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$6.2 MILLION SEWER PROJECT EMBRACED IN VOTE

By a ratio of nearly 3 to 1, Clarence Hollow property owners Tuesday voted approval to a $6.2 million sewer project proposed by town officials as a replacement for the area's aging, faulty septic systems.

Of the 403 people who cast their votes in the clubhouse of Clarence Town Park throughout the day, 295 approved of the project while 108 voted against it.

Town officials said the voter turnout amounted to about half of the legal property owners in the affected area, which has approximately 450 parcels of land owned by about 800 individuals.

Thomas Sweeney, a Town Board member who lives on Sawmill Road in the Hollow, said the "yes" vote on sewers was long overdue. Sweeney said he voted in favor of project, the same way he voted for sewers when the proposal was last brought before voters in the mid-1980s -- at which time the idea was defeated.

"It should have been approved 40 years ago. Ransom Creek is terrible," Sweeney said. "I think people felt it was worth the expense to solve the problems."

The state Department of Environmental Conservation and the Erie County Health Department have both stated support for the sewer project, citing pollution problems in the area -- including high levels of dissolved oxygen, ammonia, and fecal bacteria in Ransom Creek -- that date to at least the 1940s.

Prior to Tuesday's vote, officials from the two agencies had told Hollow property owners that, should the project be defeated, immediate punitive steps would be taken against those properties with malfunctioning, inadequate septic systems -- some of which have been draining directly into Ransom Creek.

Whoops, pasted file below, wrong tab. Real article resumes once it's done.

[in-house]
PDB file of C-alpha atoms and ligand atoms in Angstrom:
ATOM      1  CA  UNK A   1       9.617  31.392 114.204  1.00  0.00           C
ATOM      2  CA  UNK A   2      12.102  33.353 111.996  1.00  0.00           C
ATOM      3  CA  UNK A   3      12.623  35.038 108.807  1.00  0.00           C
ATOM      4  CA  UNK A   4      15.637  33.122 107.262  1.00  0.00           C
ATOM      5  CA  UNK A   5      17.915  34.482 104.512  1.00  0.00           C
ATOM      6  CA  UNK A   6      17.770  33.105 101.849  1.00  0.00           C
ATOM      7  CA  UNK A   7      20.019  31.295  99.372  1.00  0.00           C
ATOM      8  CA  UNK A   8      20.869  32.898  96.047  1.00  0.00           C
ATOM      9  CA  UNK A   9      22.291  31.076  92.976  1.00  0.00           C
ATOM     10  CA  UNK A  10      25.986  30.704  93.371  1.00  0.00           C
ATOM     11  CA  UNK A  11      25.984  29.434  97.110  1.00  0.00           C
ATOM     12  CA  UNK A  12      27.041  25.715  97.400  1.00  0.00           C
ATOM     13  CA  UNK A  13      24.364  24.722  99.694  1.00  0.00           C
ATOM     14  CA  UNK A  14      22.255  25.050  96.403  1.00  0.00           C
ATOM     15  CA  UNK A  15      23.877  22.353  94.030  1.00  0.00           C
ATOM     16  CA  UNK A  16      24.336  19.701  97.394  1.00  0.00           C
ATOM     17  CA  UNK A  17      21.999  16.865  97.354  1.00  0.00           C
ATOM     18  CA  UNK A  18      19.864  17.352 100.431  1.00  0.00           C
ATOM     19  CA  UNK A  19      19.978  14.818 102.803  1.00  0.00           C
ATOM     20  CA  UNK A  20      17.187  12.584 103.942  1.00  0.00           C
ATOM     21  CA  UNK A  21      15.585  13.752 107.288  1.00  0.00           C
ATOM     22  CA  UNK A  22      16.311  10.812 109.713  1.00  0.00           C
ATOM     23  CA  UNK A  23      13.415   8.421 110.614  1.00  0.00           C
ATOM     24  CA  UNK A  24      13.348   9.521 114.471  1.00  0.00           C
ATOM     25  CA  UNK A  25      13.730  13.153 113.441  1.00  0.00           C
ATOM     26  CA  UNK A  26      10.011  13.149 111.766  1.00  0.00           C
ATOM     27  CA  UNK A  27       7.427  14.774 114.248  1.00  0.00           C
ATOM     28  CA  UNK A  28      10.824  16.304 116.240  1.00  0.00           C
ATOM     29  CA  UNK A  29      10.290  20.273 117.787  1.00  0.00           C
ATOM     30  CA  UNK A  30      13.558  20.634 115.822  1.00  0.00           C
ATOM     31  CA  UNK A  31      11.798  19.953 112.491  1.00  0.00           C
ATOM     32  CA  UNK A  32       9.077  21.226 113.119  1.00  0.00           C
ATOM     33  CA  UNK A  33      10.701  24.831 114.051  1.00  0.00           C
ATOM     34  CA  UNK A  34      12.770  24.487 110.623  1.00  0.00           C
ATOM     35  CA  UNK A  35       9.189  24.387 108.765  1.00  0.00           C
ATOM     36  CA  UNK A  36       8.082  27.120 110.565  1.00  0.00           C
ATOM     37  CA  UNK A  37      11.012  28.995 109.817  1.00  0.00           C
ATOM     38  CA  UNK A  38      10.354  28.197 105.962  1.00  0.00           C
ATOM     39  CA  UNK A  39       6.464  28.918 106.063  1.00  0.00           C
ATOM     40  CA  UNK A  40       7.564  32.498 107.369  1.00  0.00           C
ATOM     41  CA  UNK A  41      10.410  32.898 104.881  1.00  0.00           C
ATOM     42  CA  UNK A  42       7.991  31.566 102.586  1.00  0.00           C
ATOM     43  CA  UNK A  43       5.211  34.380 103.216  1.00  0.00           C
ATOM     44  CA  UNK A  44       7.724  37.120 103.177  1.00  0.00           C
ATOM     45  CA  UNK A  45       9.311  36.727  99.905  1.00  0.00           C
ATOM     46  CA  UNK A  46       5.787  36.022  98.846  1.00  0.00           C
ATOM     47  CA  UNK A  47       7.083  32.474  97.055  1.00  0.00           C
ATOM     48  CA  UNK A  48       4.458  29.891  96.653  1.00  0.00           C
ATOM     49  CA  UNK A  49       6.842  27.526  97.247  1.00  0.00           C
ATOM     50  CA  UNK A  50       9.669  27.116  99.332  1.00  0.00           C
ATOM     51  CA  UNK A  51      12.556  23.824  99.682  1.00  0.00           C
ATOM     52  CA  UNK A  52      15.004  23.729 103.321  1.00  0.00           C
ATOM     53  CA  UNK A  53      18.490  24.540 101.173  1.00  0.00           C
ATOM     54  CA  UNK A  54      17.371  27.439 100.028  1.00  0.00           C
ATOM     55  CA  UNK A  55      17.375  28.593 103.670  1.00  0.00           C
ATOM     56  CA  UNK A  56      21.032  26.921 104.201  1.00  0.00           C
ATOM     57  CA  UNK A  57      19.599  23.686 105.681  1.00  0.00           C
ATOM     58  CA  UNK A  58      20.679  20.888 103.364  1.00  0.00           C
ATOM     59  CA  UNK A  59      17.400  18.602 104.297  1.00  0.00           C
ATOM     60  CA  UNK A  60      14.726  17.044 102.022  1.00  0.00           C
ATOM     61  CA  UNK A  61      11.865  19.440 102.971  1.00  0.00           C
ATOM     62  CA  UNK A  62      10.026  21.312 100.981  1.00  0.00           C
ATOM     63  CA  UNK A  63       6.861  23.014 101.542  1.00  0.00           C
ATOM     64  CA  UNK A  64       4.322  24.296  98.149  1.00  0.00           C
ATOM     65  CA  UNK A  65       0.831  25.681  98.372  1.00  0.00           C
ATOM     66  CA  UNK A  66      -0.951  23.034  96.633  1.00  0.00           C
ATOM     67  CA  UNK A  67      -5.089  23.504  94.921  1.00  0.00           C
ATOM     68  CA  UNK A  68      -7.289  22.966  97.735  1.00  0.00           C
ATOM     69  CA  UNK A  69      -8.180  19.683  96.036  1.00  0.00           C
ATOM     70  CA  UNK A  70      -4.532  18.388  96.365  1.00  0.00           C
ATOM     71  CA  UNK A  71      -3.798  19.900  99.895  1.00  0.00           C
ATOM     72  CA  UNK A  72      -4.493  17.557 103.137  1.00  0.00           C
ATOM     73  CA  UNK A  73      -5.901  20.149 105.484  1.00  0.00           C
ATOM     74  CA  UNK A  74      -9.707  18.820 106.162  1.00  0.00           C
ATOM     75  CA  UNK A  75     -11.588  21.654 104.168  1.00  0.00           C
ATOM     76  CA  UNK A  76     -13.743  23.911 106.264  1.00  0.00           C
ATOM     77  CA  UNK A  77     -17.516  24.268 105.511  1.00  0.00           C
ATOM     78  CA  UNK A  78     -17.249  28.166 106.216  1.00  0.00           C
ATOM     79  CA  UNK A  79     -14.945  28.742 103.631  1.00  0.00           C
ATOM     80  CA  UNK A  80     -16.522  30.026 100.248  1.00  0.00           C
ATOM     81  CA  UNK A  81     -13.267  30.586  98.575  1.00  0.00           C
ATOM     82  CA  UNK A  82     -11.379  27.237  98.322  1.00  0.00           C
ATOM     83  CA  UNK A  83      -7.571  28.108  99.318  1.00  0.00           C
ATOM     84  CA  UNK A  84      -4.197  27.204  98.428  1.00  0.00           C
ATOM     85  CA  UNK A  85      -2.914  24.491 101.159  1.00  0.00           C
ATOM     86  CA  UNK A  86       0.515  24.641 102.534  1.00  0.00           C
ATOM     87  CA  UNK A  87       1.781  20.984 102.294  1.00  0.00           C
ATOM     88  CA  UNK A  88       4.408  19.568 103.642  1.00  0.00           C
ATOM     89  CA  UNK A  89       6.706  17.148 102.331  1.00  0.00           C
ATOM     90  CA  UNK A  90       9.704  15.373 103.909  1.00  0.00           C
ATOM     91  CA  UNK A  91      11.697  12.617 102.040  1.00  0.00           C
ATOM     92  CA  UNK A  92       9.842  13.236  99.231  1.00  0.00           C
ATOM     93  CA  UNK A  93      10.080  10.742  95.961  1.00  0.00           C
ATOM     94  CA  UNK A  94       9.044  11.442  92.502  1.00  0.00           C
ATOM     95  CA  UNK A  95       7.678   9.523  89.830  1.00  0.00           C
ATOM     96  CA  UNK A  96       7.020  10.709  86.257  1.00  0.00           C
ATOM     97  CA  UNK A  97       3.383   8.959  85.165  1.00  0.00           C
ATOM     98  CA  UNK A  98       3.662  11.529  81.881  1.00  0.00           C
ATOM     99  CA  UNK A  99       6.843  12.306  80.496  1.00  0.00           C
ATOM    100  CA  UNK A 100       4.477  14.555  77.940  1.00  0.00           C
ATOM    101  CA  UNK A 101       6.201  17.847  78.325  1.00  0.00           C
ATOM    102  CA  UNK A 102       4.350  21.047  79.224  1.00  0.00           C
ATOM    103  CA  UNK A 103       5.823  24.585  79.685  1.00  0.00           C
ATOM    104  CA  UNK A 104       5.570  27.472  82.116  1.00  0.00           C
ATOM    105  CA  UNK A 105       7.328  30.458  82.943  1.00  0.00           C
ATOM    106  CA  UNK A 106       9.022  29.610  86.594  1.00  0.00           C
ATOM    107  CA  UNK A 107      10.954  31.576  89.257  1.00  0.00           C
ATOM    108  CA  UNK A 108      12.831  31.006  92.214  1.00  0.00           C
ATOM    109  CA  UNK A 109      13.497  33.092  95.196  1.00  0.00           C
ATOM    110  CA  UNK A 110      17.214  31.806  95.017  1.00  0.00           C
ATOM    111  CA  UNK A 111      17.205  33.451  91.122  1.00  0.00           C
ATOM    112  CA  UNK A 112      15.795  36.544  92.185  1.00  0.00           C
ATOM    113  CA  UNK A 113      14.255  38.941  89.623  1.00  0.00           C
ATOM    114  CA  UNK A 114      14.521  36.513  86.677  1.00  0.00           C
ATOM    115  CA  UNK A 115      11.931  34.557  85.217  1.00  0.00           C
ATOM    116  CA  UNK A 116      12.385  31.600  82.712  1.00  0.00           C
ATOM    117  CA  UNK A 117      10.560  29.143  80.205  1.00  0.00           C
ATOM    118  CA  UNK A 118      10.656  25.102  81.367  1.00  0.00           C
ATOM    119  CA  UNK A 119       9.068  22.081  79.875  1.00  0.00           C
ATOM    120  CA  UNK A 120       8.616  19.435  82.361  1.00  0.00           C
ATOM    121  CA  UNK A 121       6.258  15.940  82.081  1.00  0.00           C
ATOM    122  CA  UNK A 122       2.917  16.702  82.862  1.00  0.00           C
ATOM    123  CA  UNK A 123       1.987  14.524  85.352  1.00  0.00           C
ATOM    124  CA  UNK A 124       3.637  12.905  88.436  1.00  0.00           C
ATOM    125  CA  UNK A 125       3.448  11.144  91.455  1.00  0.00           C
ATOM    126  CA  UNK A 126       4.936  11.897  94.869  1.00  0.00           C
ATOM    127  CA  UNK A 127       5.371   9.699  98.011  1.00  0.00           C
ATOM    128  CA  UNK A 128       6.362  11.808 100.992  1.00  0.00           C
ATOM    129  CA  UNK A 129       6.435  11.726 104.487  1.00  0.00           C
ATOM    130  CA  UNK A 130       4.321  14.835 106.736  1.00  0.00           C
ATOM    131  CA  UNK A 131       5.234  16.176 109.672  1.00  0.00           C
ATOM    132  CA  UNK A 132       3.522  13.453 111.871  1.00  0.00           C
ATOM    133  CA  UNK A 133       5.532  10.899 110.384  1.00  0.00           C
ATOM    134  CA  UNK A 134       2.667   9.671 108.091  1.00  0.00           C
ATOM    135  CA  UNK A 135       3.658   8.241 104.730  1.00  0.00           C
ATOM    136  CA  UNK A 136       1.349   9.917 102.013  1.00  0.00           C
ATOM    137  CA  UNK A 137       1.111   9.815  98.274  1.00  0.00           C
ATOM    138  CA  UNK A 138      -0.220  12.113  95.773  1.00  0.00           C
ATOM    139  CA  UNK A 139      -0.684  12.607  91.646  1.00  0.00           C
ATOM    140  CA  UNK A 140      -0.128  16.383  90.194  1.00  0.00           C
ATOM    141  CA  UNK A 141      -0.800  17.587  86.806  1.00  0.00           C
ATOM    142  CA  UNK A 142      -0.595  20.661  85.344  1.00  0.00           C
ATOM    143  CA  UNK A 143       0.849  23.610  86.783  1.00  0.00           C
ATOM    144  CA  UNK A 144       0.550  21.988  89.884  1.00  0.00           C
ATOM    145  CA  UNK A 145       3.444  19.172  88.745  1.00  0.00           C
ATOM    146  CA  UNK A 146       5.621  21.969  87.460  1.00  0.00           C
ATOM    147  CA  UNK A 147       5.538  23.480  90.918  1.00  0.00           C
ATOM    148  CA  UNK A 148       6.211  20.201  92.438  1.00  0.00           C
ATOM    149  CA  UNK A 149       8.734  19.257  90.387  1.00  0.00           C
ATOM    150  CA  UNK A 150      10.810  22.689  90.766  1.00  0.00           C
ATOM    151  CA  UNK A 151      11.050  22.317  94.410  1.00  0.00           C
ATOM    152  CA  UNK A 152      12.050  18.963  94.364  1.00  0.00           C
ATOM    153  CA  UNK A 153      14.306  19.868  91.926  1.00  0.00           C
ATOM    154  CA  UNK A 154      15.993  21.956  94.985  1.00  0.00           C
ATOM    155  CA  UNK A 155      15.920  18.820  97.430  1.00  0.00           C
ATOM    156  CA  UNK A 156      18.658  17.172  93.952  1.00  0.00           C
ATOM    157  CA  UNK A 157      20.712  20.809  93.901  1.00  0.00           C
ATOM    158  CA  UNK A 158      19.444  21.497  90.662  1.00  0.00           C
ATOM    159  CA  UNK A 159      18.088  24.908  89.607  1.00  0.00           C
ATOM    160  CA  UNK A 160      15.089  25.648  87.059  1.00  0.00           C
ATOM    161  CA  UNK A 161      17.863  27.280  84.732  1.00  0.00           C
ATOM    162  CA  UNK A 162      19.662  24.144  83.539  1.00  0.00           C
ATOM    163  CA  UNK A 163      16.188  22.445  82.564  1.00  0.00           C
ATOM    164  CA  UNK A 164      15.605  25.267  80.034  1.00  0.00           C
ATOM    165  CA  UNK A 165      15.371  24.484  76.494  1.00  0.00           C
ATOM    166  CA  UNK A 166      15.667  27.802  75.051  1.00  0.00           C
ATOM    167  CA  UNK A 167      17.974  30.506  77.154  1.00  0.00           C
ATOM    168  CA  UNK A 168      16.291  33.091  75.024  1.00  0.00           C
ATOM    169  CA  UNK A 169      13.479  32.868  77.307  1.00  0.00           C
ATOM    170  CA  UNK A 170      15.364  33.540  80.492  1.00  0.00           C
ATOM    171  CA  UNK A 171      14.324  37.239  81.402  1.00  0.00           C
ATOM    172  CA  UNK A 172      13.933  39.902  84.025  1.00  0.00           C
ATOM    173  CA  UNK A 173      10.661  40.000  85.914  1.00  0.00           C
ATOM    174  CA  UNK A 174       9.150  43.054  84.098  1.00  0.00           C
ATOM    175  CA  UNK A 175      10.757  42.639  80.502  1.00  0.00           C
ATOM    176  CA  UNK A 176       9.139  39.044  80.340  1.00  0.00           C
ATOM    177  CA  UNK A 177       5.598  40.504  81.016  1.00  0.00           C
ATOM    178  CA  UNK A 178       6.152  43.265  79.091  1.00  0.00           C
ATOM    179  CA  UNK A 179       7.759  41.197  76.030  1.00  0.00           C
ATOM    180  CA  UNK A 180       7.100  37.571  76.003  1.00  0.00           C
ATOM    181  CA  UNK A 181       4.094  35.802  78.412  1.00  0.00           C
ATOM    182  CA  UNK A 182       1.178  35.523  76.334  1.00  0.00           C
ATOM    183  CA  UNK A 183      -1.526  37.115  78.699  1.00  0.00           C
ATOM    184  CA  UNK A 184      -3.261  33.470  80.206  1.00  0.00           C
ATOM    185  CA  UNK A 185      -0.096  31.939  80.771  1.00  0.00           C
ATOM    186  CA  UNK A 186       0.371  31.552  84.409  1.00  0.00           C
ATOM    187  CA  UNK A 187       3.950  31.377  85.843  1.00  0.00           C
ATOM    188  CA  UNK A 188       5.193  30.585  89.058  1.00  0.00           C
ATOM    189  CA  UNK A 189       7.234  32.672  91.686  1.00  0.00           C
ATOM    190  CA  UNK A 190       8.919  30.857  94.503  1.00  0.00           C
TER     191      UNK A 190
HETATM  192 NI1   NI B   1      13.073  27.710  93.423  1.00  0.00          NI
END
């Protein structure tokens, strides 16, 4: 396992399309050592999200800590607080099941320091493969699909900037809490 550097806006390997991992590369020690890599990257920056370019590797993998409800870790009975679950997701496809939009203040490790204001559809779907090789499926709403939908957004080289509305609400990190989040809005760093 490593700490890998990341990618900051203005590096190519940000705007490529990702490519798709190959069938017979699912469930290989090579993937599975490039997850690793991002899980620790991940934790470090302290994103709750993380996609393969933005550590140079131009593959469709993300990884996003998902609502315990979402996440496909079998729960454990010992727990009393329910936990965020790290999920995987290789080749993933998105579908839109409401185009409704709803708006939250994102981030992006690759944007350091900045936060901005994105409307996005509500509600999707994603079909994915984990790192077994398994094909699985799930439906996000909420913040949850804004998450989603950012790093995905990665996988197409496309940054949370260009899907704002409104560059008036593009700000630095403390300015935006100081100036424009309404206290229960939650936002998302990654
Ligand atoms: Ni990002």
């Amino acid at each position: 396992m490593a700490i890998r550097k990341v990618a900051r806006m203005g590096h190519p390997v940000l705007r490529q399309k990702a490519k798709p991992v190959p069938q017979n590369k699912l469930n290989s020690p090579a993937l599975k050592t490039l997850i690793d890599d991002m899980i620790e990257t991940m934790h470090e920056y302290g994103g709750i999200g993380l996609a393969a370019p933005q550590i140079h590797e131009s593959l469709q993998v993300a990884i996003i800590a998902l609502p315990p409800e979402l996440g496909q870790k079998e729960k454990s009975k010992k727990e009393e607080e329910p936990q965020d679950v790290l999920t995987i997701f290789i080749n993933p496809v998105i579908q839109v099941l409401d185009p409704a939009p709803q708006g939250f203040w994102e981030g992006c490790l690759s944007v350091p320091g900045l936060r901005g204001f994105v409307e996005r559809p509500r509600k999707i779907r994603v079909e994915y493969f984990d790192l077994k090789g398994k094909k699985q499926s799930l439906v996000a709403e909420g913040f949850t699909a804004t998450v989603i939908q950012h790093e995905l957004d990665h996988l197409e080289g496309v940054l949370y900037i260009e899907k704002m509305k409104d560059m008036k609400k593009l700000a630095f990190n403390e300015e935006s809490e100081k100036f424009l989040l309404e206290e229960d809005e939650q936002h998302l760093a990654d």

Those pollution problems were the factor that ultimately determined the votes of some Hollow residents, such as Brookhaven Drive homeowner Ron Schulenberg.

"You can literally smell it in some places -- that's why we need it," said Schulenberg.

But some residents said they voted "no" on the project because their fear of future development in the town outweighed their environmental concerns.

"It'll make it easier for developers to come in," said Nanette Tramont, a Hillcrest Drive homeowner. "I've lived here since I was three, and there are reasons why I continue to stay here. I don't want us to become like Amherst. I know that's a pat answer, but it's true."

Town Supervisor Daniel A. Herberger was not present when the polls closed at 9 p.m.

But developer Dominic Piestrak, one of two local developers proposing to build 500-home subdivisions in the town, watched the polls close and called the vote result "a great thing for the town."

Although a current proposal by Piestrak and fellow developer Anthony Cimato to trade a 3.5-mile sewer trunk line to the town for the rights to develop 1,000 new homes has worried Hollow residents -- some of whom expressed fears that a "yes" vote for Hollow sewers was in reality a vote for the 1,000 homes -- Piestrak said the two matters shouldn't be confused.

"We've got to go through all the studies, like any big project," Piestrak said of the developments he and Anthony Cimato are planning. "It's going to be 1 1/2 to 2 years on that, if we get it approved -- and that's a big if."

Town officials said if the Hollow sewer project now goes through -- a proposition that hinges on $5 million in state bond money the town is seeking -- property owners in the new sewer district will pay an estimated $500 per year for 20 years, plus a one-time connection fee of between $1,500 and $2,500.

The annual figure is based on a $115,000 valuation, said Town Accountant Daniel Tirone. The actual figure for an individual property could be more or less than that, depending on assessment, water usage, and street frontage, Tirone said.

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